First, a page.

While Congress’ overall job approval continues to hover around record lows (9%), a recent Rasmussen poll reports House Minority Leader Nancy Pelosi remains the most unpopular Congressional leader.
The latest Rasmussen Reports finds that 63% have at least a somewhat unfavorable opinion of the former Speaker of the House. Pelosi’s worst rating ever (64%) came in February of this year and she again hit the 64% mark in July.
A review of recent Rasmussen Reports surveys shows continued pessimism about the direction of the country in a number of key areas.
When it comes to the economy, there is a continued sense that the worse is still to come. Only 8% rate the U.S. economy as good or excellent and 32% say they owe more money now than this time last year.
The housing market continues to be a drag on any significant recovery and that is reflected by 37% reporting their home is worth less than what they owe on it. Additionally, only 12% expect the value of their home to increase in the next year.
Another indicator of the weak job market: 72% say they have grown children living with them or knows someone who does.
We, as a country, continue to voice frustration and concern about the future of our political system (and those we have elected). There is growing concern that the Democrats and Republicans are reaching, or may have already reached, a point of no return when it comes to rational compromise.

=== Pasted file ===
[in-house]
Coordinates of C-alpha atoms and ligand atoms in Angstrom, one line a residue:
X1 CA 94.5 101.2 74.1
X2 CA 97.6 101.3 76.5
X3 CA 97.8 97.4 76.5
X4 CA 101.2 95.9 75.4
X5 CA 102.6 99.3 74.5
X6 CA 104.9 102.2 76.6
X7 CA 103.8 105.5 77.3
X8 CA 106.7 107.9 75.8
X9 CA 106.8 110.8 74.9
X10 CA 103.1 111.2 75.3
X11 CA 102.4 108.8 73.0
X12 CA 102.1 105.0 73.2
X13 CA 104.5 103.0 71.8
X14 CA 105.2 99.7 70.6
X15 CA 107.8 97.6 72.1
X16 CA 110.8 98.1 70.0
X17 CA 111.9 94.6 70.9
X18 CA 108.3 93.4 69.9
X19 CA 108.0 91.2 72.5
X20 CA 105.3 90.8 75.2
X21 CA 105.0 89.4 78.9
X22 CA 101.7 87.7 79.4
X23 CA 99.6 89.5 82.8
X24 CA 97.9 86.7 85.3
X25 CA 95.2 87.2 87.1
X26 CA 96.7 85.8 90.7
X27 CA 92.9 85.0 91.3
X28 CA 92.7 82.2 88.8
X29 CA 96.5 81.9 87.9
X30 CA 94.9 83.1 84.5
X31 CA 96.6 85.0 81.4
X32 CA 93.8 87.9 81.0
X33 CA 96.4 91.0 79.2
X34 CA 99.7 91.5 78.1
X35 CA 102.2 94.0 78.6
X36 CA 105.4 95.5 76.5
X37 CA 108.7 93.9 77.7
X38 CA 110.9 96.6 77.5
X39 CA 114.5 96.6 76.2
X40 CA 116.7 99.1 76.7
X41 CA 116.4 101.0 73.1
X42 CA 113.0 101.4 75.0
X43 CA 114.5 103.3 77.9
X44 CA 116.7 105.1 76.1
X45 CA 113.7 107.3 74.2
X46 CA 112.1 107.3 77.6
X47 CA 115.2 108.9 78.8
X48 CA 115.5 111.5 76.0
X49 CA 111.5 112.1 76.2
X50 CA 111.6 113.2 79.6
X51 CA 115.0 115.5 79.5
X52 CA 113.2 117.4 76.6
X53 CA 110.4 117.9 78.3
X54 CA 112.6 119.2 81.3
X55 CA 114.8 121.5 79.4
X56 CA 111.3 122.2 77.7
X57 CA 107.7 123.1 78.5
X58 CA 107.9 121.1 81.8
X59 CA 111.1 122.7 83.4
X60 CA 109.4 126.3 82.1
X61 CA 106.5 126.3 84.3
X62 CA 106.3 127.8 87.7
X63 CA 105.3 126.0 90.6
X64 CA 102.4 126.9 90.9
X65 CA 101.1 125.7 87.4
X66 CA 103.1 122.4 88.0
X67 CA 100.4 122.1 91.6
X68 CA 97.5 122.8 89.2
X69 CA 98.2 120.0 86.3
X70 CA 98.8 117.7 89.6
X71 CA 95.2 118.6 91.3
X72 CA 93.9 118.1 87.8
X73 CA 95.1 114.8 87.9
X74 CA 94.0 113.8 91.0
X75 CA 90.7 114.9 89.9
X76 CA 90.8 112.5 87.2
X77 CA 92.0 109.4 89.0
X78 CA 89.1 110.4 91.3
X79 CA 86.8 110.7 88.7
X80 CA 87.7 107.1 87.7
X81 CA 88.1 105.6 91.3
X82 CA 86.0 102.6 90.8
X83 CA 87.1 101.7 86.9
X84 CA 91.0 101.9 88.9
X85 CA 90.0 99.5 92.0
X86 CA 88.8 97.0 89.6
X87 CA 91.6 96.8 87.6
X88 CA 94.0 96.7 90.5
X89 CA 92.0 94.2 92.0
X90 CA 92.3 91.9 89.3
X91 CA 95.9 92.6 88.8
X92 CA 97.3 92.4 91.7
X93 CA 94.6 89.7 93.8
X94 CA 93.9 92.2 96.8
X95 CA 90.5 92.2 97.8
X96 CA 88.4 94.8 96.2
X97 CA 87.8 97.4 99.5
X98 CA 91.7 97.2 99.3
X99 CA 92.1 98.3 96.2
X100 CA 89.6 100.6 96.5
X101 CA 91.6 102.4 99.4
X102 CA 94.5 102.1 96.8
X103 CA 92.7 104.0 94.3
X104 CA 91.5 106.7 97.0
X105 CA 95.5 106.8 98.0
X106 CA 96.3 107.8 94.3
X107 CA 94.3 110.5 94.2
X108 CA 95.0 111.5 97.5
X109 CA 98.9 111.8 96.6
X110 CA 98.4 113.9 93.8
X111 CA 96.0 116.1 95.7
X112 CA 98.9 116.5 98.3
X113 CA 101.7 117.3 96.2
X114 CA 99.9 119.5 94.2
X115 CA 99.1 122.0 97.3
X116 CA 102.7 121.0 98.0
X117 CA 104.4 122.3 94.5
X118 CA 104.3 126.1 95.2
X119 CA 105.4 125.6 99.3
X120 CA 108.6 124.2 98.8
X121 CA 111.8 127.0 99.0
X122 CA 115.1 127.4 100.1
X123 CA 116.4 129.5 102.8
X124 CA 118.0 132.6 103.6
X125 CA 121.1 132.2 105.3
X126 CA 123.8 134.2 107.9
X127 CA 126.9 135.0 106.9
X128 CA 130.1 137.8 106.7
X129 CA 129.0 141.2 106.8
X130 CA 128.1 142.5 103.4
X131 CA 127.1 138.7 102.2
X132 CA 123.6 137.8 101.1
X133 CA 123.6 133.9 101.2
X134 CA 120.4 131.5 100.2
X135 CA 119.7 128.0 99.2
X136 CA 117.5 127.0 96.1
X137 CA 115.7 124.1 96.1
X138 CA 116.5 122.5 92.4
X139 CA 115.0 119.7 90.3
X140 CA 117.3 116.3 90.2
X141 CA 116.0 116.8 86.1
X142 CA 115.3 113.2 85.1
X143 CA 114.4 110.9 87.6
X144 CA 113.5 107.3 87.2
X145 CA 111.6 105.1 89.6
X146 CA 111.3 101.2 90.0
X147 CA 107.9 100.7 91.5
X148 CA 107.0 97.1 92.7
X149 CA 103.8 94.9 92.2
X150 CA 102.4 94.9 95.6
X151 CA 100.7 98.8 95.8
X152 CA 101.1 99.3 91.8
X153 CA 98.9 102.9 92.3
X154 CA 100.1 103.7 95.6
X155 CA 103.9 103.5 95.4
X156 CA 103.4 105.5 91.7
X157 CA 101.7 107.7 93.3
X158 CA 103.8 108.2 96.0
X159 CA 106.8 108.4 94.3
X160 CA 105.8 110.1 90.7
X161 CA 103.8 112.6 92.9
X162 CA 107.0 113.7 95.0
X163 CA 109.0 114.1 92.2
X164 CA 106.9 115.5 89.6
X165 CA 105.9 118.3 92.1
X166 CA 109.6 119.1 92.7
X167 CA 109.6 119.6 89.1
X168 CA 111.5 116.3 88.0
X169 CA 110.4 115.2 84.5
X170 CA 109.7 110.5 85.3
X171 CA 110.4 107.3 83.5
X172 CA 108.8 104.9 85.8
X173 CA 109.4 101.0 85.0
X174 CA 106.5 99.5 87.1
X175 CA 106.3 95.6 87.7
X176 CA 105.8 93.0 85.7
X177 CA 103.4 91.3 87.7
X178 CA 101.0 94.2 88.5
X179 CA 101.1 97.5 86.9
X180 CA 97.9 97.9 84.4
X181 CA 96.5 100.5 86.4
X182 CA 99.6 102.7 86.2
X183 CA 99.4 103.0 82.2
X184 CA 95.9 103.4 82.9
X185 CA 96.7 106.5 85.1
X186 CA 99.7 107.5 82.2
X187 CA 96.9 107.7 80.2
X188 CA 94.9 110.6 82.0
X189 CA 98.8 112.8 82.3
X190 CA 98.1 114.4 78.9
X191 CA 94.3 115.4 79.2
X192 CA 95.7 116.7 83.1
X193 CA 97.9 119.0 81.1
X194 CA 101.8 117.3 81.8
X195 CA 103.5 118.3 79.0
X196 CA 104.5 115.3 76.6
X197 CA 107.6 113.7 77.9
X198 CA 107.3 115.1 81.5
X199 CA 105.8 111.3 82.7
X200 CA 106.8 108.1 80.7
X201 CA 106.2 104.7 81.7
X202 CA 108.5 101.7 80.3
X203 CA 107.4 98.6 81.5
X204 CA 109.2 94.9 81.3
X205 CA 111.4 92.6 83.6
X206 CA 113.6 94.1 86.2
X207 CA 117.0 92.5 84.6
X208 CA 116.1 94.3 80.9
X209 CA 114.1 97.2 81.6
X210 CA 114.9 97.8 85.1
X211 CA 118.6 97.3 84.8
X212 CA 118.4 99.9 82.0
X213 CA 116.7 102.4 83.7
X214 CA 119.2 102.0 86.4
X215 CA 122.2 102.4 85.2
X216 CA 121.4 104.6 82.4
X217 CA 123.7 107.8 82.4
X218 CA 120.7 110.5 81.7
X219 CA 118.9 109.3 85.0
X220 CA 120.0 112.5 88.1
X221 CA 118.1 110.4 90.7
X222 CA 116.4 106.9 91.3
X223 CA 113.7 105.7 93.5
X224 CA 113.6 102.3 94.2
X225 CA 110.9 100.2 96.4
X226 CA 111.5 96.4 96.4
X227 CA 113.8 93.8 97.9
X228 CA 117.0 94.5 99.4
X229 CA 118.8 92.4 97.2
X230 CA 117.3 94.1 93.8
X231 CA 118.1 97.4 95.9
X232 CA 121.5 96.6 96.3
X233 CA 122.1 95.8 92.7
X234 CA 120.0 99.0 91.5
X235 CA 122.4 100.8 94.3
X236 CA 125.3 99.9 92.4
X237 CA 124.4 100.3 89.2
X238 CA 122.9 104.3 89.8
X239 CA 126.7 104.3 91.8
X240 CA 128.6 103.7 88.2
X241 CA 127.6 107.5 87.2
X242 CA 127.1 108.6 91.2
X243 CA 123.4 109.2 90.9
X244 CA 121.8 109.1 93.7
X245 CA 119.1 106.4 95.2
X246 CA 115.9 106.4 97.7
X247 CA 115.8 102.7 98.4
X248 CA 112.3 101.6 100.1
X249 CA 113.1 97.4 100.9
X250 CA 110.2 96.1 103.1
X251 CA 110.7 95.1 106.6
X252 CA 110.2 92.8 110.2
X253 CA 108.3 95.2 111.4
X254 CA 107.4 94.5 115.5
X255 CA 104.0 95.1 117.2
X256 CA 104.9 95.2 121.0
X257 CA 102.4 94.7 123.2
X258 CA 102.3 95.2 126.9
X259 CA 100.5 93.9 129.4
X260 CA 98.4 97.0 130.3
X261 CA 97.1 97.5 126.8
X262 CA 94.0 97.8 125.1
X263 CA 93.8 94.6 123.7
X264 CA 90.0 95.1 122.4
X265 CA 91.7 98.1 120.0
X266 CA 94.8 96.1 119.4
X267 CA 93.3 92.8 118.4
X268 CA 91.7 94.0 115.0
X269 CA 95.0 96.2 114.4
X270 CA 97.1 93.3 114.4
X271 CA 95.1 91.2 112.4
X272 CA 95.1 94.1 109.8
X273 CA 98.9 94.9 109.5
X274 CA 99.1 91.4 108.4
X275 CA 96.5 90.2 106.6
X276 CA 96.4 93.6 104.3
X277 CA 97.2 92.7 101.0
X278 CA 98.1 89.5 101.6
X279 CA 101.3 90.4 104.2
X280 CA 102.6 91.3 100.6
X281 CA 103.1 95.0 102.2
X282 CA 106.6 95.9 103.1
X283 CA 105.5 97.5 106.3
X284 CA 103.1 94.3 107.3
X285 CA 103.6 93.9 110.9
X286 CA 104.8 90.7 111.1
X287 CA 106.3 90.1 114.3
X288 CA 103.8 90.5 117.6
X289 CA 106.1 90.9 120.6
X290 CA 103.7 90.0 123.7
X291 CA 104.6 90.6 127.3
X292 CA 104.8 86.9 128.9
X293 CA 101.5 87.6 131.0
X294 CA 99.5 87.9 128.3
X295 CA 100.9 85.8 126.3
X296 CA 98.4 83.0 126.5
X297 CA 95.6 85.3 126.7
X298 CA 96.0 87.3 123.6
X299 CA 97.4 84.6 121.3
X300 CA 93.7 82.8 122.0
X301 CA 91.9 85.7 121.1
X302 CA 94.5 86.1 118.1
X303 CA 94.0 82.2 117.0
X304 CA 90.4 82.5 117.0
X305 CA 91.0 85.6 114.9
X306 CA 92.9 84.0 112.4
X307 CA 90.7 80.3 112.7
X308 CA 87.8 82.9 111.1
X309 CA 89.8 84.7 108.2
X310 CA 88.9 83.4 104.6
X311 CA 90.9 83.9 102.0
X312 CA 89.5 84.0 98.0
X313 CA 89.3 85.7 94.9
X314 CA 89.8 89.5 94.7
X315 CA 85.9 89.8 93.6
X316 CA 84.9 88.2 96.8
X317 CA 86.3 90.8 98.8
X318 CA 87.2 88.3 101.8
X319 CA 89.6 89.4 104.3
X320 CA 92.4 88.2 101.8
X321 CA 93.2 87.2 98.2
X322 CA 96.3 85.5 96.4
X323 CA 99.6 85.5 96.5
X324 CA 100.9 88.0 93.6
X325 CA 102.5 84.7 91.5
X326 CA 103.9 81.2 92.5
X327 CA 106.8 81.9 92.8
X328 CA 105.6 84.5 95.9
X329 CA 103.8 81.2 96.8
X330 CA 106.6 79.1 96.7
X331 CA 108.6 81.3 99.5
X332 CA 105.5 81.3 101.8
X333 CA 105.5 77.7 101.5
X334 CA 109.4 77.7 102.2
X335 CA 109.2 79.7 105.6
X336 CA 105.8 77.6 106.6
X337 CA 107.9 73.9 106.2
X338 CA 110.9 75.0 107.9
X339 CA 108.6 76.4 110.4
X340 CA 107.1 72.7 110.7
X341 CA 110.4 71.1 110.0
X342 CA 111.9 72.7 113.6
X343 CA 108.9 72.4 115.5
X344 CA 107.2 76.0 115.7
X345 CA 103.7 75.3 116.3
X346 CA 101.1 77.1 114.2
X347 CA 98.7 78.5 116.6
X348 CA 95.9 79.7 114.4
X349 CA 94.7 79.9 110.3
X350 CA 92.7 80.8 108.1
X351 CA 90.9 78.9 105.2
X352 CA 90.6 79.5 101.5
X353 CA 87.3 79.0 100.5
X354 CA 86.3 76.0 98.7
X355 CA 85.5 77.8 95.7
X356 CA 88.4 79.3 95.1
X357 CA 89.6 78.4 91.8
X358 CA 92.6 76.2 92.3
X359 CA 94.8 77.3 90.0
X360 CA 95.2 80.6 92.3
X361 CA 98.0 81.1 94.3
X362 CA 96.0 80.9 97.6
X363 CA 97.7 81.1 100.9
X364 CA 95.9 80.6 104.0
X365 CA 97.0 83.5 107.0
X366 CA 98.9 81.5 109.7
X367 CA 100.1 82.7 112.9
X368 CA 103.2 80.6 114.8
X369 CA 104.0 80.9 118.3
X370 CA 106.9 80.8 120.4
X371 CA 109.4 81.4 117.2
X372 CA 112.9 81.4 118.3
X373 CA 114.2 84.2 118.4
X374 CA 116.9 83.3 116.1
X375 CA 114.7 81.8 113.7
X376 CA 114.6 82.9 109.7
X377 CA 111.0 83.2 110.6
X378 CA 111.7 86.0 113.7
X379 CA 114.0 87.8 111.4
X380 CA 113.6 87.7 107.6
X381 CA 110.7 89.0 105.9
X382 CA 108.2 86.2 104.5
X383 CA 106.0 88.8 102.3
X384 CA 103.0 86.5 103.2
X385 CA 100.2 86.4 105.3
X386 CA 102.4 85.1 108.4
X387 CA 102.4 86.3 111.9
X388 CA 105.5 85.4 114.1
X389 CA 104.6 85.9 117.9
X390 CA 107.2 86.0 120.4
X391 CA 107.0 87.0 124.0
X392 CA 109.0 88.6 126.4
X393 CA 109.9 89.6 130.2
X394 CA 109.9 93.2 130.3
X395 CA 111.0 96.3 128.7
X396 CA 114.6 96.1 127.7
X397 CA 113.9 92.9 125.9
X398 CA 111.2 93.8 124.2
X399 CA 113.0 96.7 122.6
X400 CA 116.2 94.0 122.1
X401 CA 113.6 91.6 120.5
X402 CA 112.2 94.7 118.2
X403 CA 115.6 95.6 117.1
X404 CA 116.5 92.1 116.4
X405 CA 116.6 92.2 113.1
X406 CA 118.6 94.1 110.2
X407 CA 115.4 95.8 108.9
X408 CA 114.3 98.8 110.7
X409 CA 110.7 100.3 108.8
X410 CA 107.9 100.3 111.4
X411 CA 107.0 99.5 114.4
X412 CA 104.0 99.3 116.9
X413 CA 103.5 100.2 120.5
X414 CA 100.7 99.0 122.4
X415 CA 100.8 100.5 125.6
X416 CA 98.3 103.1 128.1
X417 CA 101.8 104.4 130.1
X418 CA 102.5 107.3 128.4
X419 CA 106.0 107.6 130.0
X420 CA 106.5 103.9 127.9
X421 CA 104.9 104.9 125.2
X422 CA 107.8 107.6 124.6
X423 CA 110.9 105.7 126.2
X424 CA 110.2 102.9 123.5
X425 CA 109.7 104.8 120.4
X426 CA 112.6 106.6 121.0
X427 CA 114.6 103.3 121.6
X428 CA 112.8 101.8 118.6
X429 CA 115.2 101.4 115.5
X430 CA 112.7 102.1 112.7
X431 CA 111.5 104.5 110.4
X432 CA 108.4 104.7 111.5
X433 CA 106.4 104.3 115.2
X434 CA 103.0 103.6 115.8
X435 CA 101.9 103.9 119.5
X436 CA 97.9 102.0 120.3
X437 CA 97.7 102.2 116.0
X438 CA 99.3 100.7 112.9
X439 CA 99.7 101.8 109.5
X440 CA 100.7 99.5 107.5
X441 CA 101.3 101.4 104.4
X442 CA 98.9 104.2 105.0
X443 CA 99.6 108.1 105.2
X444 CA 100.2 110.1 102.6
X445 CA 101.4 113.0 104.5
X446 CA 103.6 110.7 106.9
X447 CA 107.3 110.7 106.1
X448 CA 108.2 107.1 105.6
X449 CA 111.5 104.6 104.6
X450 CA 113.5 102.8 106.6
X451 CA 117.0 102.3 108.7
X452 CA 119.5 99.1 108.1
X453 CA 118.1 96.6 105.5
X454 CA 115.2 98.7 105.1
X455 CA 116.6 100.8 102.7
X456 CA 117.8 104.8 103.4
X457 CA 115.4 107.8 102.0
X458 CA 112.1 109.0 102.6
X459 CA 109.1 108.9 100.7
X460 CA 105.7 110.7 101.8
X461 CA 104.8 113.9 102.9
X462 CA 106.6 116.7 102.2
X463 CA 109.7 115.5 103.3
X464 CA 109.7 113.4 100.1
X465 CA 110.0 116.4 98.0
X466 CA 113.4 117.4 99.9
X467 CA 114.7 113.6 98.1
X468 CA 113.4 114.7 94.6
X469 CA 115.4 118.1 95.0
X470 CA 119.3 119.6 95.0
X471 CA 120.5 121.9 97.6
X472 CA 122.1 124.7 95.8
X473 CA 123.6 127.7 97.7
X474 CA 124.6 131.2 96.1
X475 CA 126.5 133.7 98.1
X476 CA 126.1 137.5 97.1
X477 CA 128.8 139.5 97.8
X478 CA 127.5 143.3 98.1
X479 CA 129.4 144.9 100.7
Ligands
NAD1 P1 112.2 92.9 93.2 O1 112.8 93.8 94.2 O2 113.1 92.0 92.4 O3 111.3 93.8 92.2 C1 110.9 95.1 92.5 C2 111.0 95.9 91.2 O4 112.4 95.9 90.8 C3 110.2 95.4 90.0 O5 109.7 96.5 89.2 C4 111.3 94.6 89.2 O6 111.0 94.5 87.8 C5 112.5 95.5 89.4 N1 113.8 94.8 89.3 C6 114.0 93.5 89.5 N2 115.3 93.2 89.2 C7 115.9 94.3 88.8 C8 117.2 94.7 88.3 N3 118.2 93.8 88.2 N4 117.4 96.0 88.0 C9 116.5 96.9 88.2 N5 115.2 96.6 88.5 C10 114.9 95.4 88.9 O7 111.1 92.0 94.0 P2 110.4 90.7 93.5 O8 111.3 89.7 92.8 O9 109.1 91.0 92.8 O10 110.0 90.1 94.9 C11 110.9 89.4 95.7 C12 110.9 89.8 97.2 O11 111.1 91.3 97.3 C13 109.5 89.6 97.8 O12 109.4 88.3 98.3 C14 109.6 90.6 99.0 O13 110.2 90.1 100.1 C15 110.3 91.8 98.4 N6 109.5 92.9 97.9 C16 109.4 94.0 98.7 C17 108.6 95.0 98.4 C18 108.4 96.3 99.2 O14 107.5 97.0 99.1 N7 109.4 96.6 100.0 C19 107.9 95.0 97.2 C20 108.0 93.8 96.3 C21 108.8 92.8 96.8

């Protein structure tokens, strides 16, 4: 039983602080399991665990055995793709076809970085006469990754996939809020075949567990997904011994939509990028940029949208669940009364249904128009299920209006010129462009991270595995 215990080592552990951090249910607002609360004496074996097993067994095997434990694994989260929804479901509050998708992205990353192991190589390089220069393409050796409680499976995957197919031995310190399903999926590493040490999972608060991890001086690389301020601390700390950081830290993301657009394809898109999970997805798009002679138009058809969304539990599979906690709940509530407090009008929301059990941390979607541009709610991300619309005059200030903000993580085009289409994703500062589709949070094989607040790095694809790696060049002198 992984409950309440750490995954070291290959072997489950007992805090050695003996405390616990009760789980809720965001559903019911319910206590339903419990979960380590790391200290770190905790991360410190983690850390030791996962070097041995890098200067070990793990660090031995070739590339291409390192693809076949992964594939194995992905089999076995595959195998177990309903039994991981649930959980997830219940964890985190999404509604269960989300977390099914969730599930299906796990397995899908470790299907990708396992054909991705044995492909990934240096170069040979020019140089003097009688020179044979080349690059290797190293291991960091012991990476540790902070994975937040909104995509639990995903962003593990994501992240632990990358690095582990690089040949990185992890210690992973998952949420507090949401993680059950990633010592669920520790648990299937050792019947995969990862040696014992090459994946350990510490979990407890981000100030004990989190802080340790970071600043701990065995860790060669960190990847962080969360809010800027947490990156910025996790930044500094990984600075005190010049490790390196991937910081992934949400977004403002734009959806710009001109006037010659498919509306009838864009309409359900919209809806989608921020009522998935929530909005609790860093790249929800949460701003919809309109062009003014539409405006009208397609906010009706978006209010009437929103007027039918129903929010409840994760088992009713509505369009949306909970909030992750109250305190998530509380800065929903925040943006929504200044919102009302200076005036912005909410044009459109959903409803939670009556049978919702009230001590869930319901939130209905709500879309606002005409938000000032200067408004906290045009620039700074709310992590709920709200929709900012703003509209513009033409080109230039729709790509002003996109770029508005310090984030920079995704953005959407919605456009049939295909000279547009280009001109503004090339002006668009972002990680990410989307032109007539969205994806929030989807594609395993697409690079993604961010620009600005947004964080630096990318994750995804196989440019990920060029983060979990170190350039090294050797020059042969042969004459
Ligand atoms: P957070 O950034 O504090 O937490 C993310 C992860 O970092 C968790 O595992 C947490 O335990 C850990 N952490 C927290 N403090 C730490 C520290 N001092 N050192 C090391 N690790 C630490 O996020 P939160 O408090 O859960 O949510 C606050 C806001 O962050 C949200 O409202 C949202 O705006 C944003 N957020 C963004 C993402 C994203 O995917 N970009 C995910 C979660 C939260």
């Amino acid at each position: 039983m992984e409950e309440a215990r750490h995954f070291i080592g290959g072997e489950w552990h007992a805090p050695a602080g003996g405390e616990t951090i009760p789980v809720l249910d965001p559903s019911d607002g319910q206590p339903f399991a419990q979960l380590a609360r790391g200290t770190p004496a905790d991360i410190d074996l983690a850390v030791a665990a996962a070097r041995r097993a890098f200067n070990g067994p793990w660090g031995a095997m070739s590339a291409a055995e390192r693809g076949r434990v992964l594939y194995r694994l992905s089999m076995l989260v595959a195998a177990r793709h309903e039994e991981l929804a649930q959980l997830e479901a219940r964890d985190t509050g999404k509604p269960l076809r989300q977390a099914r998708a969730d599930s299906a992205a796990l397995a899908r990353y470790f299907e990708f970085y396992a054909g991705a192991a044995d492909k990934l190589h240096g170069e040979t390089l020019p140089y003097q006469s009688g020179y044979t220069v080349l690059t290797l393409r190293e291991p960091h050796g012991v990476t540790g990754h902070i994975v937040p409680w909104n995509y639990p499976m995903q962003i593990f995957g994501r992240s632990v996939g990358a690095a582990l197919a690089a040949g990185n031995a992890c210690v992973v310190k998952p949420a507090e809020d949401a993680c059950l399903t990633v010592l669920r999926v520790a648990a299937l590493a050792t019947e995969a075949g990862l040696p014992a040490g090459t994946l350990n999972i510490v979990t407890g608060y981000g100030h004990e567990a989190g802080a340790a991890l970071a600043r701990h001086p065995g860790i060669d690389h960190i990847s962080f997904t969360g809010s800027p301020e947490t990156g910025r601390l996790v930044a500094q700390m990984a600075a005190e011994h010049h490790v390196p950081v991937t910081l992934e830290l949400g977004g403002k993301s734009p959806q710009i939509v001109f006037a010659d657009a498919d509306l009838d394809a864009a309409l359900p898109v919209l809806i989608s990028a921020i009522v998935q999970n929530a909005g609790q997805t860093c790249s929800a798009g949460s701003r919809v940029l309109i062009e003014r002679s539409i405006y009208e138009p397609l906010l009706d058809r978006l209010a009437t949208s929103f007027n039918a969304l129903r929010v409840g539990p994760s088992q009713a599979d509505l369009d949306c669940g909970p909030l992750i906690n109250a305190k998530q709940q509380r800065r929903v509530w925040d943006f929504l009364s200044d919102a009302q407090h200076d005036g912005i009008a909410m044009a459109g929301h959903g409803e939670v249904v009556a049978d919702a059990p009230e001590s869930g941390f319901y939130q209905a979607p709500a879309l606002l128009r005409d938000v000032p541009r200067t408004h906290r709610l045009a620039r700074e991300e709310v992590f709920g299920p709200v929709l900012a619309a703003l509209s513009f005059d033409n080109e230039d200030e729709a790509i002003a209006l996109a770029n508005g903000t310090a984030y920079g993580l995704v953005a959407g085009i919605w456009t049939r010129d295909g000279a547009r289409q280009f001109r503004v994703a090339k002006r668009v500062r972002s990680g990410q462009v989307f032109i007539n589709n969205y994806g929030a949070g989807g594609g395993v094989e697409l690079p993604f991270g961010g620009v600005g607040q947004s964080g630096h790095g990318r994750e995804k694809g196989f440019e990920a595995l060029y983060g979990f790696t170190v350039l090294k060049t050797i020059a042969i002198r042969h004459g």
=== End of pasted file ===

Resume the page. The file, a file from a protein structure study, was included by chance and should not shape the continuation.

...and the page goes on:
Only 17% believe the U.S. is heading in the right direction while 81% think it is unlikely that the president and Congress will agree to any significant spending cuts before the 2012 elections.
Additional surveys that confirm the dismal view we have towards our politicians as a nation include:
71% Favor Term Limits
51% Believe the Democratic agenda in Congress is extreme, 47% say same of GOP’s.
The mood of the country continues to be depressed and the recent surveys should be warnings to those currently in elected seats and those considering making runs. For our country to establish a solid recovery in the near future, both sides must begin to deal honestly with each other and dog-and-pony shows of the kind we have seen for the last few days concerning the failure of the “Super Committee” must stop.
While both sides blame each other, the reality is this committee was designed to fail. Both sides see this as an opportunity to be taken advantage of in election campaigns. Until our elected leaders begin to put the future of the country ahead of the next election cycle, our nation and its people will continue to pay the cost.
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